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Happy Birthday Toronto !

On March 6th, 2014, Toronto will be turning 180 yrs old. Happy Birthday Toronto will ring in this monumental milestone with a semi-formal, cocktail affair, held at the historic John St. Roundhouse. Come step into a piece of history filled with big Band music and visual presentations created by Toronto-based artists celebrating Toronto: Past, Present, Future.

In the last 180 years, the city has become a pretty great place to visit and live. It's one of the most diverse places in the world, home to one of the best film festivals in the world, dozens of great neighbourhoods and plenty more.

The town was incorporated on March 6, 1834, reverting to the name Toronto to distinguish it from New York City, as well as about a dozen other localities named 'York' in the province (including the county in which Toronto was situated), and to disassociate itself from the negative connotation of dirty Little York, a common nickname for the town by its residents. William Lyon Mackenzie was its first mayor. Toronto was the site of the key events of the Upper Canada Rebellion in 1837, led by Mackenzie.

By 1851, the Irish-born population became the largest single ethnic group in the city. The Orange Order, based among the Protestant Irish, became a dominant force in Toronto society, so much so that 1920s Toronto was called the "Belfast of Canada". The Orange opposed everything Catholic. They lost interest in Ireland after the establishment of Northern Ireland and the Orange influence faded after 1940.

Toronto grew rapidly in the late 19th century, the population increasing from 30,000 in 1851 to 56,000 in 1871, 86,400 in 1881 and 181,000 in 1891. The total urbanized population was not counted as it is today to include the greater area, those just outside the city limits made for a significantly higher population. The 1891 figure also included population counted after recent annexations of many smaller, adjacent towns such as Parkdale, Brockton Village, West Toronto, East Toronto, and others. Immigration, high birth rates and influx from the surrounding rural population accounted for much of this growth, although immigration had slowed substantially by the 1880s if compared to the generation prior. Modern amenities came to Toronto, including an extensive streetcar network in the city (still operational), plus long-distance railways and radial lines. One radial line ran mostly along Yonge Street for about 80 km to Lake Simcoe, and allowed day trips to its beaches. At the time, Toronto's own beaches were far too polluted to use, largely a side effect of dumping garbage directly in the lake. The Grand Trunk Railway and the Great Northern Railway joined in the building of the first Union Station in the downtown area. The advent of the railway dramatically increased the numbers of immigrants arriving and commerce, as had the Lake Ontario steamers and schooners entering the port.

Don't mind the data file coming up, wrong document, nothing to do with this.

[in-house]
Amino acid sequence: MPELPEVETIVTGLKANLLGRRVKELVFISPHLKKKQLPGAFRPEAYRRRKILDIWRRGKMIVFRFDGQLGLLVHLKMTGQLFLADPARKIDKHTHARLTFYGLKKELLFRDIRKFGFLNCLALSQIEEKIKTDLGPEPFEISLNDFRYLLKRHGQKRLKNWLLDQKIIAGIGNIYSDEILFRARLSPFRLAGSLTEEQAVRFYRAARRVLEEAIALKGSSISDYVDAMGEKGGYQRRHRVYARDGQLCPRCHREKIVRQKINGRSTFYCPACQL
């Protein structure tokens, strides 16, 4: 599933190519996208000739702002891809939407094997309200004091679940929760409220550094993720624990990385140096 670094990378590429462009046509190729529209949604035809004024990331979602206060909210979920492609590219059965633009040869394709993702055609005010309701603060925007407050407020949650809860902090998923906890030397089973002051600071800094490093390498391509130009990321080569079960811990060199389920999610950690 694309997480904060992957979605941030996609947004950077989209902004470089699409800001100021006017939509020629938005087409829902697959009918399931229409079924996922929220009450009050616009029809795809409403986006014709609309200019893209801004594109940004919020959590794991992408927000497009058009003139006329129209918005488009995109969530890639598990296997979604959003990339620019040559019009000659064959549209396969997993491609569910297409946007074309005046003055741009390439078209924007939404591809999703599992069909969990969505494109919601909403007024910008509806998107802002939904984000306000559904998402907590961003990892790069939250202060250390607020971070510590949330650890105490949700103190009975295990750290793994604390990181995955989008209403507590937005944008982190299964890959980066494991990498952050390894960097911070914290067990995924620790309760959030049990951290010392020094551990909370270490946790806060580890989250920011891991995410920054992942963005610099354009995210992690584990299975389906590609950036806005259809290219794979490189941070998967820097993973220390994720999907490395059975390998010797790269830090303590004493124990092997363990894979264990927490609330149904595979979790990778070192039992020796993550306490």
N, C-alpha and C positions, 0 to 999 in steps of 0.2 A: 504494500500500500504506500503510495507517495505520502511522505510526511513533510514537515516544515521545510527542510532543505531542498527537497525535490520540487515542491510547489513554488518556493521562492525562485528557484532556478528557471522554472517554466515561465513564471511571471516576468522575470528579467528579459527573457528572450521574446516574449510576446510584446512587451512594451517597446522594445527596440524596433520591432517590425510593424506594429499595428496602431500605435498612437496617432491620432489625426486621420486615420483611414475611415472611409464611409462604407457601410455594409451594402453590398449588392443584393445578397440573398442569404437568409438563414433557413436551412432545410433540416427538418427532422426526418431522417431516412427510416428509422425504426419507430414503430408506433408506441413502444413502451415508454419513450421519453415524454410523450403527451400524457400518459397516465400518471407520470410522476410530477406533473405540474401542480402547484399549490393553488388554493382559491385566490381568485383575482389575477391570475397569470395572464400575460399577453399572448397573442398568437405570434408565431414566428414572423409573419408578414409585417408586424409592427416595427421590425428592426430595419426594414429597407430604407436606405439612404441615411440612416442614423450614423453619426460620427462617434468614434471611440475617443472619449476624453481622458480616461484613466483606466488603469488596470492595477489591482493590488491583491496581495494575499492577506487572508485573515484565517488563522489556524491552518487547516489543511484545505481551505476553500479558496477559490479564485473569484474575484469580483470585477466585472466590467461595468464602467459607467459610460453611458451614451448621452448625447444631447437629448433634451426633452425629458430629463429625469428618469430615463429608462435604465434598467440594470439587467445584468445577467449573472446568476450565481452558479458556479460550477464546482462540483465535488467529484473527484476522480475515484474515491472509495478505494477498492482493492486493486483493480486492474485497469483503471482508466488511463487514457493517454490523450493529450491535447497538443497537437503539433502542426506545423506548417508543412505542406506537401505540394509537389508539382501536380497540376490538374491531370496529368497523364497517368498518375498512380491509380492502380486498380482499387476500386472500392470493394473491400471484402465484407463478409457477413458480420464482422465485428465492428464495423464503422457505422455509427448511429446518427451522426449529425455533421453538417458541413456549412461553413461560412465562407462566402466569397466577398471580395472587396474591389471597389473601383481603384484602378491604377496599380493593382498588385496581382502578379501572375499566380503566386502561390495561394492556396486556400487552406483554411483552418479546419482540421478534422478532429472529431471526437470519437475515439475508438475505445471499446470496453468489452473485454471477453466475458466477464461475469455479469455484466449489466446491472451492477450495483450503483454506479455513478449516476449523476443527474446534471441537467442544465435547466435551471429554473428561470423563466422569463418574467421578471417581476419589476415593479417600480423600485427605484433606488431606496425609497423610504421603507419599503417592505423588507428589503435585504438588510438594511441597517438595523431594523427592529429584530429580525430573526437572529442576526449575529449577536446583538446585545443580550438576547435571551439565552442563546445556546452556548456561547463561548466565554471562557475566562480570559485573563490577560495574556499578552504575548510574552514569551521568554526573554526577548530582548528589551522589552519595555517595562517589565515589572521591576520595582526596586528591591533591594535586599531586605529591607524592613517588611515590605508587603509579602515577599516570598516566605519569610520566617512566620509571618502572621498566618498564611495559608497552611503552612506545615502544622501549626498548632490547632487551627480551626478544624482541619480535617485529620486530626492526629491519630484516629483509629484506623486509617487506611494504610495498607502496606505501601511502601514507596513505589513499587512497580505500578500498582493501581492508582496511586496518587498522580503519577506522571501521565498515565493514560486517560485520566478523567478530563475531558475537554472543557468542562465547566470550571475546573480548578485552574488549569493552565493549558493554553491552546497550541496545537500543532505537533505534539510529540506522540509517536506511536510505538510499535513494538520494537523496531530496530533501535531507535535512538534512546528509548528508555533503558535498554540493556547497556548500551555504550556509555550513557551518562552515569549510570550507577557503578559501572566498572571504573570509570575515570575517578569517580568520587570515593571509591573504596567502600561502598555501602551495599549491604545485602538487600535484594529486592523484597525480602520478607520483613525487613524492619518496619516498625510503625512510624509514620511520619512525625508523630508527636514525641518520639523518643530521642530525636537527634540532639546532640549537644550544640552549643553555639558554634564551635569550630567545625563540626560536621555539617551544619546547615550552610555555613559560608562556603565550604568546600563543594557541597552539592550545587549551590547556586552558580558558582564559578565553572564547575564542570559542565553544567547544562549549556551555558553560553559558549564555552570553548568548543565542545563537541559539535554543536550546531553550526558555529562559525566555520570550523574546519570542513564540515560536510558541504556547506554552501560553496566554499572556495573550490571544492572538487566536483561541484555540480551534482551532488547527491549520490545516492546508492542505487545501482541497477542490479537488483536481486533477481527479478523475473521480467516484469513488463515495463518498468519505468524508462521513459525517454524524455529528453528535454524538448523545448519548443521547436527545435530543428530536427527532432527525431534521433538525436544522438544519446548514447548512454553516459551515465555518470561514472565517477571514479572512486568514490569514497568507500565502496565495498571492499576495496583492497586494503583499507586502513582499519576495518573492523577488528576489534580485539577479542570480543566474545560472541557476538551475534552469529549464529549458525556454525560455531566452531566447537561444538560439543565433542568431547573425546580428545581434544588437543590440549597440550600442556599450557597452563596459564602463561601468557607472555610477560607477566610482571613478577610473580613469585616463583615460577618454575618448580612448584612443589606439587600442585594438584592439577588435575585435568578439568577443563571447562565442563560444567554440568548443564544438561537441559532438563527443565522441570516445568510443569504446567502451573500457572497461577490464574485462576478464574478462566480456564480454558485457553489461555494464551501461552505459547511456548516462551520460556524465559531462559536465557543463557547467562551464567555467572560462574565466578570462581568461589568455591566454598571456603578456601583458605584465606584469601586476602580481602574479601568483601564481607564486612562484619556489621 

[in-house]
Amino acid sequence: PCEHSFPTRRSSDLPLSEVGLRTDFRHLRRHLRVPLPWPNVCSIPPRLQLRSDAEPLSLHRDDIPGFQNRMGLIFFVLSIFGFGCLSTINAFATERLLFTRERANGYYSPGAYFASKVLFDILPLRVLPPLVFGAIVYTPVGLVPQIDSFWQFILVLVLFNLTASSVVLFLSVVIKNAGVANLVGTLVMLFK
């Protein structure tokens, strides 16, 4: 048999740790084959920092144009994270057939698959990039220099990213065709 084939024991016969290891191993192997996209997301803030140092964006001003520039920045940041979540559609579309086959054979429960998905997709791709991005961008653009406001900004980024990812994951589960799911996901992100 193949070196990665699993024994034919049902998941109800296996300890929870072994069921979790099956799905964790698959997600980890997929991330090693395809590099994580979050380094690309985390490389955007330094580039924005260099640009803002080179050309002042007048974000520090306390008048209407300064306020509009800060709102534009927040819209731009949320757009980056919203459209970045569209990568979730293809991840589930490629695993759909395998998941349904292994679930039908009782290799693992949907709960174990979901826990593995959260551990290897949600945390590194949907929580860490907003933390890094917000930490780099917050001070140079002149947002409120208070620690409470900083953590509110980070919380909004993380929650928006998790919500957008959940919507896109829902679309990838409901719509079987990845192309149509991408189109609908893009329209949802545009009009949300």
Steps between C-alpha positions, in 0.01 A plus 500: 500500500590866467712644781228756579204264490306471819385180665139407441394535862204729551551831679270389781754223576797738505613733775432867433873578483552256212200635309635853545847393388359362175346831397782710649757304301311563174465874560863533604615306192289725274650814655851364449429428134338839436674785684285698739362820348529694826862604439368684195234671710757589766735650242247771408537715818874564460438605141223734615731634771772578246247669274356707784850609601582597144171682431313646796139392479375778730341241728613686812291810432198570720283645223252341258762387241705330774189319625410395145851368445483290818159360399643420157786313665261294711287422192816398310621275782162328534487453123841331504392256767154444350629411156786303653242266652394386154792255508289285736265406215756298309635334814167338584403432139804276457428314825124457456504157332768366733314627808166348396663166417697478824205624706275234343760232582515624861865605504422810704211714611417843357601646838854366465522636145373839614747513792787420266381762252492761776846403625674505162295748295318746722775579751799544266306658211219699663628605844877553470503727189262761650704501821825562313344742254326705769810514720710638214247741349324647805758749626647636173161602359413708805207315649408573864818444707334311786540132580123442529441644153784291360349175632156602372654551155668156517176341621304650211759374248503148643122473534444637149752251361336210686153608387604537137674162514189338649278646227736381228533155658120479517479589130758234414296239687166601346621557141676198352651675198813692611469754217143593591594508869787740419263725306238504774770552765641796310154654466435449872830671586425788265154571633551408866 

Toronto stands for the multicultural, the new, the daring, the artistic, the young professional, the conscious-minded striving for a better tomorrow. With focus on what our city has been, is and will be,

Happy Birthday Toronto is a celebration of the city’s fundamental past, the evolving present and its promising future.





Observator     3/6/2014


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